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Team Intellect

How do I build resilience and “bounce back” from difficulties more easily?

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Table of Content

Table of Contents

Everybody has to reckon with setbacks—it’s a fact of life. But if there’s one thing that’s within our control, it’s how we build resilience and adapt to these challenges.

According to Alicia Yoon, client solutions and consulting lead at Intellect, there are two routes when facing setbacks. The first is to ruminate deeply on these, which may impede your ability to act. The other is to think about these positively—acknowledging the challenge and asking yourself what you can learn and do to overcome it. 

How you respond to these challenges relies on your level of resilience, or your ability to learn and “bounce back” from difficult experiences. 

Many think that resilience is a personality trait you’re born with—a hit or miss in the genetic lottery. But resilience is context-based; it’s influenced by different factors, like your upbringing and lived experiences at home, in the workplace, or within society in general. And even if these external factors have contributed to a relatively low level of resilience, it’s not the end. By changing your mindset and with enough practice, you can turn things around.

Six green flags of resilience

Several signs indicate your level of resilience.

1. You have a survivor mentality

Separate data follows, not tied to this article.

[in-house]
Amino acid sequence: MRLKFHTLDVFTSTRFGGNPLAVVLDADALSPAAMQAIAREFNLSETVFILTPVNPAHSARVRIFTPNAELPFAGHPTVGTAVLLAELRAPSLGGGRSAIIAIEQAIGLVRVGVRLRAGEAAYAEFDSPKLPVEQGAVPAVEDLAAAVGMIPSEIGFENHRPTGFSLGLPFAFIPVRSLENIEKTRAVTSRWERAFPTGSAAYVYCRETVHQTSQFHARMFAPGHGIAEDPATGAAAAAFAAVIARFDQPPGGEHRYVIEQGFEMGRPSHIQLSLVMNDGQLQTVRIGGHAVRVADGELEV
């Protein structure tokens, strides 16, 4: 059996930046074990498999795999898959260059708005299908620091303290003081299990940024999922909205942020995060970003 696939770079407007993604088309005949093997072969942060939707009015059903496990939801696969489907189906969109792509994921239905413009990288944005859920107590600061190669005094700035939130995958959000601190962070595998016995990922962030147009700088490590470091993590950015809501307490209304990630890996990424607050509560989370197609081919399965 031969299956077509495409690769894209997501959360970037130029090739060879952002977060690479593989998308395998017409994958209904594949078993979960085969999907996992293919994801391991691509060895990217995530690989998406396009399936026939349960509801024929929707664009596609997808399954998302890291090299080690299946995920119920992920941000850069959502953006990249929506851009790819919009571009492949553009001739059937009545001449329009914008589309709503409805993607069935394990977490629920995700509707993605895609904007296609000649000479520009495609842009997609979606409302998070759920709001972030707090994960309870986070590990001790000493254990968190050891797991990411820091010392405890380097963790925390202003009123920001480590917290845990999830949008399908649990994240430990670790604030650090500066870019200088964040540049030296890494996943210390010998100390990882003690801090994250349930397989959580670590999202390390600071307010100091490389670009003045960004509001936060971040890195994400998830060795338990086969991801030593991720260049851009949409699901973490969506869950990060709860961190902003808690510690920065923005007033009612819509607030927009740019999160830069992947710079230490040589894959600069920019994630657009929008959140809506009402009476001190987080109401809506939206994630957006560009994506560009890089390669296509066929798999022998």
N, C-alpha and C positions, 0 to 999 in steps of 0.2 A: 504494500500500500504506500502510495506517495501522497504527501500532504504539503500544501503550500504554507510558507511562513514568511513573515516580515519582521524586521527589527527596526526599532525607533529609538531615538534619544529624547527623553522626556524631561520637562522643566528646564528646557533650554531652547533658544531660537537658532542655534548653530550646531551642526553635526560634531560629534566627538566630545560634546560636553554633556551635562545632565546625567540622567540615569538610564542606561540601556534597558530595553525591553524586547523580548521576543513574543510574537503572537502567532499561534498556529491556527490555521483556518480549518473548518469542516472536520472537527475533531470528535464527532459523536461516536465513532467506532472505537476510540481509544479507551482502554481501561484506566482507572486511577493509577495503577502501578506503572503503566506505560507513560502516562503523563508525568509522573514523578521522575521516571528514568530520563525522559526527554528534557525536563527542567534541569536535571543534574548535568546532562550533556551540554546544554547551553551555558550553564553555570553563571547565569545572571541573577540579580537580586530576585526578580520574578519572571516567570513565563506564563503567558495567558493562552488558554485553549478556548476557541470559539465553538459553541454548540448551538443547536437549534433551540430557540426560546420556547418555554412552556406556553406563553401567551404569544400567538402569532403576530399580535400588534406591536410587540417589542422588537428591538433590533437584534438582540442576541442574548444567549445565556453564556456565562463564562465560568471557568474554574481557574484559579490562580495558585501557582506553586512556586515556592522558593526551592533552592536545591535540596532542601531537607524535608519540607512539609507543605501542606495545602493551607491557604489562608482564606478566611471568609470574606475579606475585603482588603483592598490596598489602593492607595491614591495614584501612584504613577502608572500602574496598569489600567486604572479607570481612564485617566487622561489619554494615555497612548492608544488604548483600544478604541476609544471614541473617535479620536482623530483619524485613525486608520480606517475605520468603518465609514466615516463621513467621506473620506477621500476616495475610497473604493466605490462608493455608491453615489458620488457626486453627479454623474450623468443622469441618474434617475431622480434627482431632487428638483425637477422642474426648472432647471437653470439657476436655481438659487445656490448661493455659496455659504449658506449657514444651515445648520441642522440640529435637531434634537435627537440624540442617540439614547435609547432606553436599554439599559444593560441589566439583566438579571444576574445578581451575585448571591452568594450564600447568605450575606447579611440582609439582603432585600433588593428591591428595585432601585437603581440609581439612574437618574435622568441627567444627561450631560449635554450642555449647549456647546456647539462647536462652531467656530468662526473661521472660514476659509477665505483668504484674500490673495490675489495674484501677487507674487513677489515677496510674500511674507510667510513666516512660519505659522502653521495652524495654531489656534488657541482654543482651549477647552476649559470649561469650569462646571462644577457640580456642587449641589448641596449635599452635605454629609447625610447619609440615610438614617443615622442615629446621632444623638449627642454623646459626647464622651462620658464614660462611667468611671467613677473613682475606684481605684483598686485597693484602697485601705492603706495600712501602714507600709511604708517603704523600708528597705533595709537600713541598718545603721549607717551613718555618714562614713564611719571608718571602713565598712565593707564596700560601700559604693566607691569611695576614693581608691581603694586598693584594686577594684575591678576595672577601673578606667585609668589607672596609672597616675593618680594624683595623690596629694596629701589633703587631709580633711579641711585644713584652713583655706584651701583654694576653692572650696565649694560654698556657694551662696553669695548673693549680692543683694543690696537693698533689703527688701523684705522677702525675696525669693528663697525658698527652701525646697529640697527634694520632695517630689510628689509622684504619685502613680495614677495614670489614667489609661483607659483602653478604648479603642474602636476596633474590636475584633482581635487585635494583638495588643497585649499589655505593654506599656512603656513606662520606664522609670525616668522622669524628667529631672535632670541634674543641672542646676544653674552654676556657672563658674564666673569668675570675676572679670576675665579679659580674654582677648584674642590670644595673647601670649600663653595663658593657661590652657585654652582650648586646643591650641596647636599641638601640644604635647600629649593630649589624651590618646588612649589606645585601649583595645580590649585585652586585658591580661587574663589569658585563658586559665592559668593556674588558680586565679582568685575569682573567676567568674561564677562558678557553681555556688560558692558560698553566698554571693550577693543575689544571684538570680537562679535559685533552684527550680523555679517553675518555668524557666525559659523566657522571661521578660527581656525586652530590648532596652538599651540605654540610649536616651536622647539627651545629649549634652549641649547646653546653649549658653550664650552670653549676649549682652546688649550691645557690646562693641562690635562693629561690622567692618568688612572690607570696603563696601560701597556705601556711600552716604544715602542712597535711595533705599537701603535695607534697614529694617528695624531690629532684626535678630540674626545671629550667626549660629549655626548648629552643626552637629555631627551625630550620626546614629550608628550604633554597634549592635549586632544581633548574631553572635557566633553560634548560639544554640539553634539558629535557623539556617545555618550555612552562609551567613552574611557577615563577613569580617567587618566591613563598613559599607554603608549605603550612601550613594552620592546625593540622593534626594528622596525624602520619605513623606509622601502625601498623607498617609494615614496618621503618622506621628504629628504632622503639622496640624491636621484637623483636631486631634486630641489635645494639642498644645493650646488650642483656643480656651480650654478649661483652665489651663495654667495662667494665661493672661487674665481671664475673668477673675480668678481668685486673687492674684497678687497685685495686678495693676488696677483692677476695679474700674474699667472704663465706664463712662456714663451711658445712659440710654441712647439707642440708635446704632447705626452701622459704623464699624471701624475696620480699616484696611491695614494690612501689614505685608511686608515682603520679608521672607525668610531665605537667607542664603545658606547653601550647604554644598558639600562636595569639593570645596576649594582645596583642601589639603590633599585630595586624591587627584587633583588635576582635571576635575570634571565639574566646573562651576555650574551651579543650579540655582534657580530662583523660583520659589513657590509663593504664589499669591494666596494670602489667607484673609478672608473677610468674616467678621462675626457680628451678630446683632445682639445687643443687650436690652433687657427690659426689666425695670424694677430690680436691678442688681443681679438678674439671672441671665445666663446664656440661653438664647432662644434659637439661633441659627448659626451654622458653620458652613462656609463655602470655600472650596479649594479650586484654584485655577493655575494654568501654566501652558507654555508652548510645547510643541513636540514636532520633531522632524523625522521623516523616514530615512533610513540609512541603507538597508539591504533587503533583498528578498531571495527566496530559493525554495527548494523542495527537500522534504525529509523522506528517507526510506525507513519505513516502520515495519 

You see challenges as opportunities for growth. Just like in reality shows or movies, the last man or woman standing is the one who didn’t succumb to the challenge—they used the skills and talents at their disposal to figure creative ways out of a sticky situation. Because they know that there is always a way out of a sticky situation! 

2. You can regulate your emotions

People who can manage their emotions better tend to have better resilience. They still get upset or angry, but they can stay calm and respond constructively even in face of overwhelming emotions. At the end of the day, there is no positive or negative emotion—we go through a spectrum of emotions in our day-to-day lives. 

3. You feel in control

Feeling a sense of control over your situation is a marker of resilience – you know you can do something to change your circumstances or perception of them. On the contrary, if you think that “bad things always befall you” and you have “no agency over what happens next,” such thought patterns reinforce the belief that you are helpless; a passive character in life’s greater plot. By focusing on what you can control, you’re empowered to take charge of your own story.

4. You focus on problem-solving

Being resilient doesn’t mean you always know what to do when faced with a challenge. But a resilient person won’t just sit back and do nothing; they get curious and explore different solutions, like reaching out to individuals who have experienced a similar situation and come out of it stronger. 

5. You have self-compassion 

It may surprise some that being resilient is also being kind to yourself. People tend to be harder on themselves than on other people, but beating yourself up over “failings” you can’t control does little for personal growth. By practising self-compassion instead, you see yourself more positively and build your self-esteem. 

6. You have social support 

Last but not least, social support is key to resilience. A strong support system can help you discover solutions you wouldn’t have thought of when you’re in a rut. Additionally, it keeps you from having tunnel vision and being stuck in unhelpful thought patterns. 

How to build resilience

There are three tips for building resilience: develop mental agility, cultivate compassion, and build mindfulness practices.